Broker tips: Vodafone, Metro Bank
The outlook for revenue growth is the main question hanging over Vodafone after the company cut its dividend, Credit Suisse analysts said as they lowered their price target.
Vodafone's 40% dividend cut was expected and makes the balance sheet less risky, the analysts said, as they kept their 'outperform' rating on Vodafone shares but cut their price target by roughly 10% to 190p.
The company's prospects for revenue revival are fragile with the UK and Spain uncertain. It also benefits from easier numbers a year earlier, Credit Suisse said.
"The equity story from here hinges on the extent to which revenue growth can rebound and margin expansion accelerate. We are comfortable on the cost side, but the revenue outlook remains the main challenge for Vodafone," the Credit Suisse analysts said in a note to investors.
The analysts said Vodafone has been undervalued for some time. Triggers for an upgrade to its valuation include closing its takeover of Liberty Global's German and Eastern Europe business, completing the German spectrum auction and better performance on margins or revenue.
"On balance we believe the next catalysts for the stock are likely to be positive," the analysts said. "But with an uncertain revenue outlook, the inflexion looks less solid than we would have hoped for at this point."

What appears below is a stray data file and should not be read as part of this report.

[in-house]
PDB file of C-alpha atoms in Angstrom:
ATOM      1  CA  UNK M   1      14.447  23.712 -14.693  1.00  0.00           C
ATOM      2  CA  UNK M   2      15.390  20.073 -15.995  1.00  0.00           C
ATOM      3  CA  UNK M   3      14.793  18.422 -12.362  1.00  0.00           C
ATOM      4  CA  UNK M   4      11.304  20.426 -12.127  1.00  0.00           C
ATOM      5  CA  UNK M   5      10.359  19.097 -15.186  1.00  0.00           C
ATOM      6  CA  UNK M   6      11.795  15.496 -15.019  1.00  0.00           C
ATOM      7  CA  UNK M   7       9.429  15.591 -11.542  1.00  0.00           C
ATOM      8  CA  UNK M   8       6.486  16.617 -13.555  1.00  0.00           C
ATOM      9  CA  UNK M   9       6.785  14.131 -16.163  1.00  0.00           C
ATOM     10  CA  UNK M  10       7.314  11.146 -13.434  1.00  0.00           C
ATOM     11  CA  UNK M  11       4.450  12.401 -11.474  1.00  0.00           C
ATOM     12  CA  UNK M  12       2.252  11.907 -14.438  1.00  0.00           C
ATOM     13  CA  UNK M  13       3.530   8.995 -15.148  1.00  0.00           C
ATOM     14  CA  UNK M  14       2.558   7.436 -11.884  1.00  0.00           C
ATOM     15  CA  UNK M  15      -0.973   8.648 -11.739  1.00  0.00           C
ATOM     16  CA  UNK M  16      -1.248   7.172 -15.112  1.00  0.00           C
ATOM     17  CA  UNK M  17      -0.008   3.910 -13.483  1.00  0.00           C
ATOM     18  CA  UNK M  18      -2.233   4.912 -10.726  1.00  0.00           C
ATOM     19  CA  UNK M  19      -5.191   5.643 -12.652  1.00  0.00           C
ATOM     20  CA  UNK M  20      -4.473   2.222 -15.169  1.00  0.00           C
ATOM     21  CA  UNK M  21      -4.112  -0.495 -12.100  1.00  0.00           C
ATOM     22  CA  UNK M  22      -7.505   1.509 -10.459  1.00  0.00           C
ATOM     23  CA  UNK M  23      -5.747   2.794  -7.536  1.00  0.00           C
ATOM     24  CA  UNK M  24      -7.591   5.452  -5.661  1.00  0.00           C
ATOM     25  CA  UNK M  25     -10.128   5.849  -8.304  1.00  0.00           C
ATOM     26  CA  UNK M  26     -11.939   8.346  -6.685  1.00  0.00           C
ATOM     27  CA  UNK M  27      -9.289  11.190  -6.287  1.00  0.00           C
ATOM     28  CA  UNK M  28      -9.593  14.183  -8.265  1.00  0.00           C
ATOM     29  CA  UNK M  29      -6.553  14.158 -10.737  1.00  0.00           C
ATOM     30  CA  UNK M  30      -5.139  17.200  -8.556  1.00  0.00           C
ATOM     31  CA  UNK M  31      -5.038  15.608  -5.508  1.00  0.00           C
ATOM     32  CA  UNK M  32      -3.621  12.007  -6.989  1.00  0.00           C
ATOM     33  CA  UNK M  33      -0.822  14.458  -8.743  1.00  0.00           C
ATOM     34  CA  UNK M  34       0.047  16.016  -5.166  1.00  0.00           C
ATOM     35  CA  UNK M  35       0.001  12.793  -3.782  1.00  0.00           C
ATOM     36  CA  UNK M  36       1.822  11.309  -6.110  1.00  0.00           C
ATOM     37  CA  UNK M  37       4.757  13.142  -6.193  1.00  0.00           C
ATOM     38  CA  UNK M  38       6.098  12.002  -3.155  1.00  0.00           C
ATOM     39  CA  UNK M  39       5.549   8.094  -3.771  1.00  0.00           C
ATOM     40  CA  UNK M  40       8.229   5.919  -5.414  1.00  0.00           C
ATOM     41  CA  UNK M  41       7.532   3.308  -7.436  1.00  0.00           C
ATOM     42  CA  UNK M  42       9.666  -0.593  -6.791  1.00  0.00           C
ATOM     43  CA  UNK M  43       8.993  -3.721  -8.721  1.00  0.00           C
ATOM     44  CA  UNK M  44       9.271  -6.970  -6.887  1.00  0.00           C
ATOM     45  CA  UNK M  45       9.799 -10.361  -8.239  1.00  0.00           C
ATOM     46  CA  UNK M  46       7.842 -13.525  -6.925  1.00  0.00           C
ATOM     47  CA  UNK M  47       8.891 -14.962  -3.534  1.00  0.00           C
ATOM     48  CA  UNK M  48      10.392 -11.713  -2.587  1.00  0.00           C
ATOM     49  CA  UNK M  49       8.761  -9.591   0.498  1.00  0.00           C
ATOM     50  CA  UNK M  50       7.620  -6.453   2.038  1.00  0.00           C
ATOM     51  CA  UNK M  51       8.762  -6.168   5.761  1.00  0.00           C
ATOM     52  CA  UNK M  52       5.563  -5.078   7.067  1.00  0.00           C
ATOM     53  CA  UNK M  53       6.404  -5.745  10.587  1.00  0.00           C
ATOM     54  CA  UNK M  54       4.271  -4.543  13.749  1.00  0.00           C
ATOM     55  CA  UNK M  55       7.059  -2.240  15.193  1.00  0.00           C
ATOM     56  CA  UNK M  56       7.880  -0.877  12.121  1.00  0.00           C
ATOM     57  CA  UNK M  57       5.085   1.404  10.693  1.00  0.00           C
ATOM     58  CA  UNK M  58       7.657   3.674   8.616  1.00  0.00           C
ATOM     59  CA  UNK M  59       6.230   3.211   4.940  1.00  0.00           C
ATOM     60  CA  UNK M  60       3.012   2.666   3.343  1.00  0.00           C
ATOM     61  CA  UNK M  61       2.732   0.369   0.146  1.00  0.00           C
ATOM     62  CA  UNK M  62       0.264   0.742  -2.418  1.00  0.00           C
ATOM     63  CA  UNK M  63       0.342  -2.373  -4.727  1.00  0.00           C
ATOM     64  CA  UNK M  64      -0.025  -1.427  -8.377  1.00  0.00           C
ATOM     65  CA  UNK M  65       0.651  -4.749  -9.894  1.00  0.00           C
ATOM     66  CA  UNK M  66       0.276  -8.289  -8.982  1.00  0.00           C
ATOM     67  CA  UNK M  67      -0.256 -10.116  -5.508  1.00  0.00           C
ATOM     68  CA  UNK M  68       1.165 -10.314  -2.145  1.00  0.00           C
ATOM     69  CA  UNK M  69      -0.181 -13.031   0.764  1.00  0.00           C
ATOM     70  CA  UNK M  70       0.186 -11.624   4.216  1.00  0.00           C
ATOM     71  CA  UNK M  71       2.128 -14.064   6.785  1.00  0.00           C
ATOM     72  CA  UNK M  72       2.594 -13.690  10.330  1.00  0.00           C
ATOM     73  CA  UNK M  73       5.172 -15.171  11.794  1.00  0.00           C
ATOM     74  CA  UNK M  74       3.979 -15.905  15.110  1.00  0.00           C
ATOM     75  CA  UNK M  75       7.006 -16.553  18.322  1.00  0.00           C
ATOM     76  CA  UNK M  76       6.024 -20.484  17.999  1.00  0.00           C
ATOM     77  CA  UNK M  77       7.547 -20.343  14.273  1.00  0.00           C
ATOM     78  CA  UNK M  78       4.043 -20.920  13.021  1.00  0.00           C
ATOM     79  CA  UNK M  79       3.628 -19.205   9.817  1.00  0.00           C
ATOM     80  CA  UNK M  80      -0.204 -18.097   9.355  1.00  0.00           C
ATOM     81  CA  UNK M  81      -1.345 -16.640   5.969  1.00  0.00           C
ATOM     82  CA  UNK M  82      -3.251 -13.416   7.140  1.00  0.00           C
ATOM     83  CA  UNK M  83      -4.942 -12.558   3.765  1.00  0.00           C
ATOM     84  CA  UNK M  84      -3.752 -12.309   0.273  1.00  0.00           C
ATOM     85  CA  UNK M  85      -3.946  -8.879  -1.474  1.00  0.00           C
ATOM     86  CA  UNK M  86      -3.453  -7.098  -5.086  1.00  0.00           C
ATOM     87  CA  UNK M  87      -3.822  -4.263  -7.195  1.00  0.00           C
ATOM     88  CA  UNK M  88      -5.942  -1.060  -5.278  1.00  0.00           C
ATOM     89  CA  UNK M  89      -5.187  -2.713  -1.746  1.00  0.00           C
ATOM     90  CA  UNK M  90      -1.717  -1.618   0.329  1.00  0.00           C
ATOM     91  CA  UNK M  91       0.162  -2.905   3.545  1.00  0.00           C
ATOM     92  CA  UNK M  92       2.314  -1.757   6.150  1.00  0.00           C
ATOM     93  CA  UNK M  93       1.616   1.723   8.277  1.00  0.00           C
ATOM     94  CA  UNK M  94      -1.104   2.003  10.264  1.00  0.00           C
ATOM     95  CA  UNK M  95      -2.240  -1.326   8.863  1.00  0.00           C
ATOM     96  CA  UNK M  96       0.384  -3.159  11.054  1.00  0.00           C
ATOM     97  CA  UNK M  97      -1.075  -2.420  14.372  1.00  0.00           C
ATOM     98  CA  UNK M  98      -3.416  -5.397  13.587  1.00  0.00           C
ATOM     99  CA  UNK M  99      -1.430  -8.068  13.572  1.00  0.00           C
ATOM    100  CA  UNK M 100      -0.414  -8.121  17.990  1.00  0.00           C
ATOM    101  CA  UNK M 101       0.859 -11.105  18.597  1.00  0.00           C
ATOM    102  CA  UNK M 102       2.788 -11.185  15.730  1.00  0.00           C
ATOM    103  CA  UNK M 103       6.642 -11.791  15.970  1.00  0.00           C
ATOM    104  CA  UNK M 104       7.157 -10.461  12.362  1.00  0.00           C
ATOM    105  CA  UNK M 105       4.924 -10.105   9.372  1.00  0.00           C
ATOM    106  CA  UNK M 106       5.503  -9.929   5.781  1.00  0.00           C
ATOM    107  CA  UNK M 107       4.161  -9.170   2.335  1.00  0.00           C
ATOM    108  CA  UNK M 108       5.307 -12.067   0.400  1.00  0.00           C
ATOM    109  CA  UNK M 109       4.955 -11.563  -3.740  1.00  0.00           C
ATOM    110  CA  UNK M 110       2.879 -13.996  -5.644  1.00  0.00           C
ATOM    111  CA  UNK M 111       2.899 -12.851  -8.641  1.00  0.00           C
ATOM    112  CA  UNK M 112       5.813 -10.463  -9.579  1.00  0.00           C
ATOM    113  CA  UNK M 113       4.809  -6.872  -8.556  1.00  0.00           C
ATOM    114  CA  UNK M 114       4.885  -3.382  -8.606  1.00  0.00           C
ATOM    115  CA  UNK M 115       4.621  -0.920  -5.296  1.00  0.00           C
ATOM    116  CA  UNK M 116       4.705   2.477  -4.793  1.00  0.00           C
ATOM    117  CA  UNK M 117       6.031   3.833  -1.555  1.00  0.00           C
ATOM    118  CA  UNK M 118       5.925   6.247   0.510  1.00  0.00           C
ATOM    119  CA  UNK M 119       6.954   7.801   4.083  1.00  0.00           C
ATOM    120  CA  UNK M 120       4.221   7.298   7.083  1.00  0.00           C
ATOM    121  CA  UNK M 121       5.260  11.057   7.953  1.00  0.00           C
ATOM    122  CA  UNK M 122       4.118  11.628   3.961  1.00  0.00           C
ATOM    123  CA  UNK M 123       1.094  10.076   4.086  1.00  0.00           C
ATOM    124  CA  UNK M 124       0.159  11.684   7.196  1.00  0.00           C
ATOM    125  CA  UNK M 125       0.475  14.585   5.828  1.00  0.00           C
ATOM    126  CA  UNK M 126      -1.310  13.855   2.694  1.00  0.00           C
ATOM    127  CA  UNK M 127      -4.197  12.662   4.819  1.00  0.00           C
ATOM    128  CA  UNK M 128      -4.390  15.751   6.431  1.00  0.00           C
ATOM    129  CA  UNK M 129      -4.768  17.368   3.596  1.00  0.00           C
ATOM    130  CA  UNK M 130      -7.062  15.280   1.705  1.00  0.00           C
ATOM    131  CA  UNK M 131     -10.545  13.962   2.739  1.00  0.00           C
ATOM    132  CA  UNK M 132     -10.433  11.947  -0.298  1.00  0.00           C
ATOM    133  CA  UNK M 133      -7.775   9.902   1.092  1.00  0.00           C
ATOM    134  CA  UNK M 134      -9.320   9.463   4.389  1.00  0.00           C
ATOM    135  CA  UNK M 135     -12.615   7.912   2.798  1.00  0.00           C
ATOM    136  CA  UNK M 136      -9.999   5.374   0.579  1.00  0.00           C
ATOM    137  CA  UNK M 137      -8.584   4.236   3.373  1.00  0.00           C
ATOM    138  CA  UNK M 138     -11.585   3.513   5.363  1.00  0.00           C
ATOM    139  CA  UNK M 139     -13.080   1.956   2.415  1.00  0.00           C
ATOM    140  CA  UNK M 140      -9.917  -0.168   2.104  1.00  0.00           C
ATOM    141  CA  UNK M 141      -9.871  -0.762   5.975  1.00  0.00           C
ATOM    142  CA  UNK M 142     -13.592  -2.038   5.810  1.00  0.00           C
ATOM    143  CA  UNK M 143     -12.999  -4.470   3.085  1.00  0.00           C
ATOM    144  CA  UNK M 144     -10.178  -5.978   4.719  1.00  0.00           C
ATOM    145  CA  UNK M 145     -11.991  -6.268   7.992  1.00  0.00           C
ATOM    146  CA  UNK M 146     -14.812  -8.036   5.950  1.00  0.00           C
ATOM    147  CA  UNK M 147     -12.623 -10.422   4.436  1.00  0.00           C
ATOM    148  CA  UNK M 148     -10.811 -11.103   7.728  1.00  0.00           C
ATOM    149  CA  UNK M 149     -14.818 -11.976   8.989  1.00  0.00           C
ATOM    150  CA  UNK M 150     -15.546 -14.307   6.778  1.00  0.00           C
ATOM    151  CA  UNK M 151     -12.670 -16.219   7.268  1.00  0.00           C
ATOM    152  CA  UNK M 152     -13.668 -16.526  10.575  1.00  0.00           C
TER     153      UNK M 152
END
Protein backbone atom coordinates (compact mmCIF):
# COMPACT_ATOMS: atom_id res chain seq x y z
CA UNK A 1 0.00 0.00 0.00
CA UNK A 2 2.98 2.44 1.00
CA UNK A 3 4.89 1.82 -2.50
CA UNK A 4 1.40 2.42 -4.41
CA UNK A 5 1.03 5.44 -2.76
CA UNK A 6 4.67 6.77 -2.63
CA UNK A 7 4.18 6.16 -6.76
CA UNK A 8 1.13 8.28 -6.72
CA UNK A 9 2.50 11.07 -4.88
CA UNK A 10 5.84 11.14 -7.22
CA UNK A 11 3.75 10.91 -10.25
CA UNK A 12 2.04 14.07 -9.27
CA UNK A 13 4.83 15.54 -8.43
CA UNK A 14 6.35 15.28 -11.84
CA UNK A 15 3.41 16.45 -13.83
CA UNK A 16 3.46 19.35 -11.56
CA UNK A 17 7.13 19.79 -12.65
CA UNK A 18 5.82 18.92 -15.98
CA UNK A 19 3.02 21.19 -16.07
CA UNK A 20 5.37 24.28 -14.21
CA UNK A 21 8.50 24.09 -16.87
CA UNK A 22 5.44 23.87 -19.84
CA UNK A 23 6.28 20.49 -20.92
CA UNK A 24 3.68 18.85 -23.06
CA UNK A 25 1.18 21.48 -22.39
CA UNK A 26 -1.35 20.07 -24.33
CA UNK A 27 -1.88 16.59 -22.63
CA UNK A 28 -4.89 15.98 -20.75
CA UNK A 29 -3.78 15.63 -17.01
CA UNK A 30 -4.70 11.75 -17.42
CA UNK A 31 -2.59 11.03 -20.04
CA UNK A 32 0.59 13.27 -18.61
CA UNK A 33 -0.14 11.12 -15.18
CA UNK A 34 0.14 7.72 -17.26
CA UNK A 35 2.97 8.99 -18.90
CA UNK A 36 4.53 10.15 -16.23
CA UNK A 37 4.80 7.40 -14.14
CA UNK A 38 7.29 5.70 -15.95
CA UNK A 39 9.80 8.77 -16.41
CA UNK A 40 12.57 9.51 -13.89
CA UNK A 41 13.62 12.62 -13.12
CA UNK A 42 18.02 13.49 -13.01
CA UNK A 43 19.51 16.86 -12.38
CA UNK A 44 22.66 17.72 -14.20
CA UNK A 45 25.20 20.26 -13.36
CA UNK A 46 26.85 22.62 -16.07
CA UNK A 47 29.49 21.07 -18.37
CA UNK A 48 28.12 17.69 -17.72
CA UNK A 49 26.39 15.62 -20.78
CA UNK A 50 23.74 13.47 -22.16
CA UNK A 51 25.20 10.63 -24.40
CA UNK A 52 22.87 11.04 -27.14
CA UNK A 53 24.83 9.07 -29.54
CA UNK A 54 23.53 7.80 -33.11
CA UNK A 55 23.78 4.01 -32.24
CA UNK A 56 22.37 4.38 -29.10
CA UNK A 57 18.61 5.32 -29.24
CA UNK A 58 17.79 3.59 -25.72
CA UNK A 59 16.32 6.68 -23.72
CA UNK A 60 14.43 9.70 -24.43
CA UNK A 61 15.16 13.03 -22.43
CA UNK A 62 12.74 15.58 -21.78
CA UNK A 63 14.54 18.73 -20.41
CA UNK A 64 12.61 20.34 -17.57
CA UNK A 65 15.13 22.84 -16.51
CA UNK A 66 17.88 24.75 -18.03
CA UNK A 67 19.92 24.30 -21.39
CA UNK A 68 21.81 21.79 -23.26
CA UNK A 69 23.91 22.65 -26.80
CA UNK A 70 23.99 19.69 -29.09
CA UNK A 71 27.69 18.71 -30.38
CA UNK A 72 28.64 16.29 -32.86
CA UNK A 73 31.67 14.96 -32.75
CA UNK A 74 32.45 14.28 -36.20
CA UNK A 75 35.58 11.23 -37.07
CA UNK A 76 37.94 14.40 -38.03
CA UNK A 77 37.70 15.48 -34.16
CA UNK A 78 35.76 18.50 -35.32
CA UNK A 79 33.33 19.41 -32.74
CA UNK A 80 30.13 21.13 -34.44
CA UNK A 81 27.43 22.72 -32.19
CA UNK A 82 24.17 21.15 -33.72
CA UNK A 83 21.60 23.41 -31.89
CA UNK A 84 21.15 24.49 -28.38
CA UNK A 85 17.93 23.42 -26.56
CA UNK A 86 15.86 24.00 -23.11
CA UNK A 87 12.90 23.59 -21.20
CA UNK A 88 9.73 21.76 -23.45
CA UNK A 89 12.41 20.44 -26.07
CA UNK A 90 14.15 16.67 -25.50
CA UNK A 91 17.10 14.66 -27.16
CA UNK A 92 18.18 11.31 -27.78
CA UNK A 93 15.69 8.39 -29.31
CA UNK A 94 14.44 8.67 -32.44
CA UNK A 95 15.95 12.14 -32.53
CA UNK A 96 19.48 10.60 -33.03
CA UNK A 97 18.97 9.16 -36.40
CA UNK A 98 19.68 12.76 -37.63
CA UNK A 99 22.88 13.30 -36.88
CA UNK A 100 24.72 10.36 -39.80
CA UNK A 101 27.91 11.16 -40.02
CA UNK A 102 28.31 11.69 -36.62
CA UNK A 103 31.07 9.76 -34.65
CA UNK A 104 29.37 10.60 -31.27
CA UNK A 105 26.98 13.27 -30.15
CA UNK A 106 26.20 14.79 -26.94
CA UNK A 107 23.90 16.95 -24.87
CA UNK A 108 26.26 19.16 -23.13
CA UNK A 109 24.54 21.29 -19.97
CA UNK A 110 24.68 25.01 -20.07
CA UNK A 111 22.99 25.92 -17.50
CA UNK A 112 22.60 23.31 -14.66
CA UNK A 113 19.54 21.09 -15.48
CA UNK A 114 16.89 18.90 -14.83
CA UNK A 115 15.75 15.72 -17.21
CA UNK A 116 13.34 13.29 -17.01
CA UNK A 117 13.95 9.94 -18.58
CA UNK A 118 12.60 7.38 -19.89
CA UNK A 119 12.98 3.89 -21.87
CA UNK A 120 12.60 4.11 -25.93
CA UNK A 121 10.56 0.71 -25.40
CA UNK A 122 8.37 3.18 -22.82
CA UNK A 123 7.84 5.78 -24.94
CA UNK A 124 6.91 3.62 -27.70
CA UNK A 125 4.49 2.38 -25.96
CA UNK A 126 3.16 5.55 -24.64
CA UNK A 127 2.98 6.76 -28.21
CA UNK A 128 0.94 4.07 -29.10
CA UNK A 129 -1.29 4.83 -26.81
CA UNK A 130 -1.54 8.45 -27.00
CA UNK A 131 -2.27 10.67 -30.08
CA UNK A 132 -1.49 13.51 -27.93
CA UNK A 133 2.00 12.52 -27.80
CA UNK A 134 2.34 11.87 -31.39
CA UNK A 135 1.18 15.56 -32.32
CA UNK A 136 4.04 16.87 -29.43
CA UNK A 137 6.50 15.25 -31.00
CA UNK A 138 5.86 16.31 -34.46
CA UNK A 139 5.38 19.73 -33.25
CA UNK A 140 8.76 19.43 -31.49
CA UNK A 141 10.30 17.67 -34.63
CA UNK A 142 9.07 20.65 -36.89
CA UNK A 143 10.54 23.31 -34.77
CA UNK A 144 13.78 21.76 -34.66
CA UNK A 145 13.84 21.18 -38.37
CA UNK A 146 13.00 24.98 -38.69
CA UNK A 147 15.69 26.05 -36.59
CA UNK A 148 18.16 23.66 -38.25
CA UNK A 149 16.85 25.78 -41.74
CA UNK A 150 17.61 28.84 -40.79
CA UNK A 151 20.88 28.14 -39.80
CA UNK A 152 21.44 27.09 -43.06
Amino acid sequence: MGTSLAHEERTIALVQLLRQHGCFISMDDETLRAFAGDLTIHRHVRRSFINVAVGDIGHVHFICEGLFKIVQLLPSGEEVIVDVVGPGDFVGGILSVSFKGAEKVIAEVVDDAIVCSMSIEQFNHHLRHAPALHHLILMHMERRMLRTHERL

Elsewhere, analysts at Berenberg cut their target price on challenger bank Metro Bank in half on Wednesday, stating the outfit was suffering from "acute uncertainty" pending completion of its £350m planned capital raise.
Berenberg said that while Metro's plan to moderate growth should enable "a more stable path for returns", alongside still-meaningful growth, it believes the bank will continue to rely on "inorganic capital actions" and, considering this and near-term headwinds to revenues, its analysts came to the conclusion that risks to the firm's share price were broadly balanced.
However, the German bank, which reiterated its 'hold' rating but slashed its target for Metro Bank from 1,200p down to 600p, did state that while Metro's decision to moderate its growth aspirations was reactive, it was, nevertheless, beneficial.
Berenberg said Metro's new moderately paced strategy reduced its reliance on external capital, enabled it to demonstrate that its model can deliver acceptable returns, which, in time, should provide a "more stable mandate to take advantage of future growth", and lastly, forced it to avoid excess growth during a "particularly competitive part of the credit cycle".
However, Berenberg's revised figures, which now include Metro's £350m planned rights issue, brought about a roughly 35% fall in the bank's EPS estimates, which it assumed would see £150m raised at around 1,200p per share.
But each 10% fall in Metro's share price led to a 3% fall in Berenberg's EPS estimates, which were then further impacted by Metro's plan to grow "less rapidly", but were partly offset by lower costs.
Berenberg said: "The reduction to our price target partly reflects greater-than-expected dilution from Metro's planned equity raise as well as the impact of slower growth.
"We continue to assume an 11% cost of equity. While our price target provides circa 20% upside, we think risks to Metro's share price are balanced considering the scope for further dilution."